“The cases are the latest fallout from a scandal that exploded in 2016 and led to the ouster of Mr. Stumpf and other top executives,” the FT said. “It has also cost Wells Fargo investors billions of dollars in fines and regulatory penalties and left it operating under an asset cap imposed by regulators.”

Wall Street Journal

Something’s missing

HSBC’s board “remains an Anglo-American affair” even as it has “made clear that its business destiny is in China. The London-based, Asia-focused bank appointed three board members along with a chief legal officer and a chief operating officer in the past 12 months. All are American. Just two out of 14 board members are Chinese. China-based Ping An Insurance —HSBC’s largest investor—doesn’t have a representative on the bank’s board.”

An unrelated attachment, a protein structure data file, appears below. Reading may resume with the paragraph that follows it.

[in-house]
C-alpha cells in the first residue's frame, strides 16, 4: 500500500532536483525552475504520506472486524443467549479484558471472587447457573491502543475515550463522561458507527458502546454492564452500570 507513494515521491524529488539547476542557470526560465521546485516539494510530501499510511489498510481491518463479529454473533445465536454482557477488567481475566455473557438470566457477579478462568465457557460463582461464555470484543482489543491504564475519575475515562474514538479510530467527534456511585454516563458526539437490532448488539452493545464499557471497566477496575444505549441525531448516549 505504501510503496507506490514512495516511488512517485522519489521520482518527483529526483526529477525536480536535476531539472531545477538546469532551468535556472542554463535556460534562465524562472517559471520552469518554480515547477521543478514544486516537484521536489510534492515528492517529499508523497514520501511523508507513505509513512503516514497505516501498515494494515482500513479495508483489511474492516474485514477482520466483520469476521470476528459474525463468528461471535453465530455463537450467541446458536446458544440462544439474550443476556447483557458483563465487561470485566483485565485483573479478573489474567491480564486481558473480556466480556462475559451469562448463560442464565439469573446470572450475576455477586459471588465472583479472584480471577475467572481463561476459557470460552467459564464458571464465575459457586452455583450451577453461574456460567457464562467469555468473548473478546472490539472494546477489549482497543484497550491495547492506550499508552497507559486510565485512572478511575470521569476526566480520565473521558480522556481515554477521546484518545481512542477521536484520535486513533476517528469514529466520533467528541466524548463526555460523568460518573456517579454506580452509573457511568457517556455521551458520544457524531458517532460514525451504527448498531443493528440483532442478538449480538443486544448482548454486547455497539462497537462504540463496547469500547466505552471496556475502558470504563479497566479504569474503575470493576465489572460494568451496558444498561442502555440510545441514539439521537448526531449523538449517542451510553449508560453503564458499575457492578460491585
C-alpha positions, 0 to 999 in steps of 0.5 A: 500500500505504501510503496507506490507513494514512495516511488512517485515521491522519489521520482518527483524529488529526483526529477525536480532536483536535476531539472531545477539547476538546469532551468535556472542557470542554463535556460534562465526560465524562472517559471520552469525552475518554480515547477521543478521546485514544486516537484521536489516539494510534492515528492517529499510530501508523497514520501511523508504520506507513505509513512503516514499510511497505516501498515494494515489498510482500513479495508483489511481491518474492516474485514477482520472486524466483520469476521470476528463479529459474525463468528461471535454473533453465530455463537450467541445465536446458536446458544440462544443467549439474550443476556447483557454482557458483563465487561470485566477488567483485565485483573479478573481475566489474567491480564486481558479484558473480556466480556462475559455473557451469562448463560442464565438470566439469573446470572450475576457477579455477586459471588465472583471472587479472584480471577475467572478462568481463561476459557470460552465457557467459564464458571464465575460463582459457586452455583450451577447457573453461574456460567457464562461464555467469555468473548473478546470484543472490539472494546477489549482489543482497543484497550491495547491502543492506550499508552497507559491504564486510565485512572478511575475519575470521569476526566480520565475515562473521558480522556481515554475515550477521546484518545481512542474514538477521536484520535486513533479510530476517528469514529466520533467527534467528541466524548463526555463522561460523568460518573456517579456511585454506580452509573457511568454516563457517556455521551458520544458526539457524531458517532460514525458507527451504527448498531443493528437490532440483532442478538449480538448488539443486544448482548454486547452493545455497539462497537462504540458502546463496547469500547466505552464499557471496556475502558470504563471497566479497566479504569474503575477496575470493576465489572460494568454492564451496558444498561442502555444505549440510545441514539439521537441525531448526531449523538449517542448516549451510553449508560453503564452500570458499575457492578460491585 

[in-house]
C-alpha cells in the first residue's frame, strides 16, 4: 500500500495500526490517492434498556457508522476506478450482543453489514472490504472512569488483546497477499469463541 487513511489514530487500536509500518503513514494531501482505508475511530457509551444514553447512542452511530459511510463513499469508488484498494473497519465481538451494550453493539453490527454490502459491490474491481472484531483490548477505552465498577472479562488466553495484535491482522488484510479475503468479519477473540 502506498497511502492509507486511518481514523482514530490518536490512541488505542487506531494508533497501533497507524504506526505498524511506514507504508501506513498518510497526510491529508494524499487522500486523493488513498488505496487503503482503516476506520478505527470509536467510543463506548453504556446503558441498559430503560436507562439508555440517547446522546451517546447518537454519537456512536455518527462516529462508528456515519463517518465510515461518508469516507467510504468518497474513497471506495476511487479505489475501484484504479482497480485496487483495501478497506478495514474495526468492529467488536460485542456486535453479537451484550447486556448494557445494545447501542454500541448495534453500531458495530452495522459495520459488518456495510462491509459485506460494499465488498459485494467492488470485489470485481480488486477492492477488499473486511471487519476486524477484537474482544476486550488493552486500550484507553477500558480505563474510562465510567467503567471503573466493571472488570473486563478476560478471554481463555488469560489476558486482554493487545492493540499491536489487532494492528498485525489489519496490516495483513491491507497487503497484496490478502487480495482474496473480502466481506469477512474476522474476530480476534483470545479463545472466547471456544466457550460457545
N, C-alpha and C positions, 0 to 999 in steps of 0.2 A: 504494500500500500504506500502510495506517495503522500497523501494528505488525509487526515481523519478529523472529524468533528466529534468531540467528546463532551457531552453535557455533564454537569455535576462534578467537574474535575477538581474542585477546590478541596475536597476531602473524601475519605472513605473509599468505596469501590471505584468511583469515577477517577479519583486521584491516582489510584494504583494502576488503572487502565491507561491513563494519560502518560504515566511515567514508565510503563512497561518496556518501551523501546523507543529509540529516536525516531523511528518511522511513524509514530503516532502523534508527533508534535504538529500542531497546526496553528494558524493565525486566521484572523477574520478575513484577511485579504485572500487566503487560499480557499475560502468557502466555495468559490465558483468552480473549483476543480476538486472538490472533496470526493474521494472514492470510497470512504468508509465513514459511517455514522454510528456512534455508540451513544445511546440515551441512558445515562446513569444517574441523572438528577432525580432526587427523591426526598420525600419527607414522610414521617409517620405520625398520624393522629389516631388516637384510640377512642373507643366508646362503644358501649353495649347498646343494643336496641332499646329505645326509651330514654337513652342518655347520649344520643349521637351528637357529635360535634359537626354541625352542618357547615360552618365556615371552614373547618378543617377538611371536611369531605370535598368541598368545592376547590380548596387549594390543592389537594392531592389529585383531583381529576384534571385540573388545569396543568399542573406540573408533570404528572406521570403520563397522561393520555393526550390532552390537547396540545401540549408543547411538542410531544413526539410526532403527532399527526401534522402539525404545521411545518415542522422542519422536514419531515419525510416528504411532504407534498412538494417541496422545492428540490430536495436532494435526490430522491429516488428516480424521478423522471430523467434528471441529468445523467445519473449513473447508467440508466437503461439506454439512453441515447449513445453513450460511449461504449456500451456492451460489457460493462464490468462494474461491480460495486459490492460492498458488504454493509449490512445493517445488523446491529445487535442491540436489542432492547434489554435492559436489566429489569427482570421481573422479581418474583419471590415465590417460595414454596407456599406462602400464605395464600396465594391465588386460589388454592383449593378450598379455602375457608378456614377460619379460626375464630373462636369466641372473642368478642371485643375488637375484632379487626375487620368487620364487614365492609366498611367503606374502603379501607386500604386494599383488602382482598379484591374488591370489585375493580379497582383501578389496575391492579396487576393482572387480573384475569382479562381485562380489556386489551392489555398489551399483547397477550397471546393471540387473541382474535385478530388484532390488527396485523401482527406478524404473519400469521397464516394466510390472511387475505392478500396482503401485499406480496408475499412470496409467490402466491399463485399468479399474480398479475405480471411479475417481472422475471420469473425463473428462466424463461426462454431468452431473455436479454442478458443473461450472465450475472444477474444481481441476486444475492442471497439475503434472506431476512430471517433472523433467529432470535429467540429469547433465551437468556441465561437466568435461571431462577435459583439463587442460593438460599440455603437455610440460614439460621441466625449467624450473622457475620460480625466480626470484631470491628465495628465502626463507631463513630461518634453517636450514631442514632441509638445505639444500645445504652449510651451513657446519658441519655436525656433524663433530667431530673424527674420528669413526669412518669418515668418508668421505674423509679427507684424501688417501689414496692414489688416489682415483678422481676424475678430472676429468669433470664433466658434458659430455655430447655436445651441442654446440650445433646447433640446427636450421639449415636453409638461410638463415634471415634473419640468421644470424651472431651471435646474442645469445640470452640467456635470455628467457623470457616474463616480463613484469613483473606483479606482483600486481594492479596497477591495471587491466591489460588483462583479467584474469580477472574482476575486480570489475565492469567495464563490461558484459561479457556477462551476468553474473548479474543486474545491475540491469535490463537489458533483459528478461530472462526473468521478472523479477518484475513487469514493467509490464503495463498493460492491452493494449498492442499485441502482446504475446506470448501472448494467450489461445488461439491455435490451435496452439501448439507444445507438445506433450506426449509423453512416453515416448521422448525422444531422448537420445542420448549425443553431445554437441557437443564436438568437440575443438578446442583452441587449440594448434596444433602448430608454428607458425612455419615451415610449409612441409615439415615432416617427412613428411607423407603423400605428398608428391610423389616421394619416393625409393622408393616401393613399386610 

“HSBC exemplifies the difficulties multinational companies face navigating tensions between the U.S. and China. The high-level appointments come even as the bank is scaling back its already modest U.S. operations and shutting branches there.”

Hidden gem

Adyen, the “little known” Dutch payments company, is “the best-performing large stock in Europe this year, up almost 120%, vaulting its market value to nearly $60 billion, bigger than some of the region’s top banks, including Swiss giant UBS. Adyen’s stock performance has even outpaced PayPal Holdings, which is up about 70%.”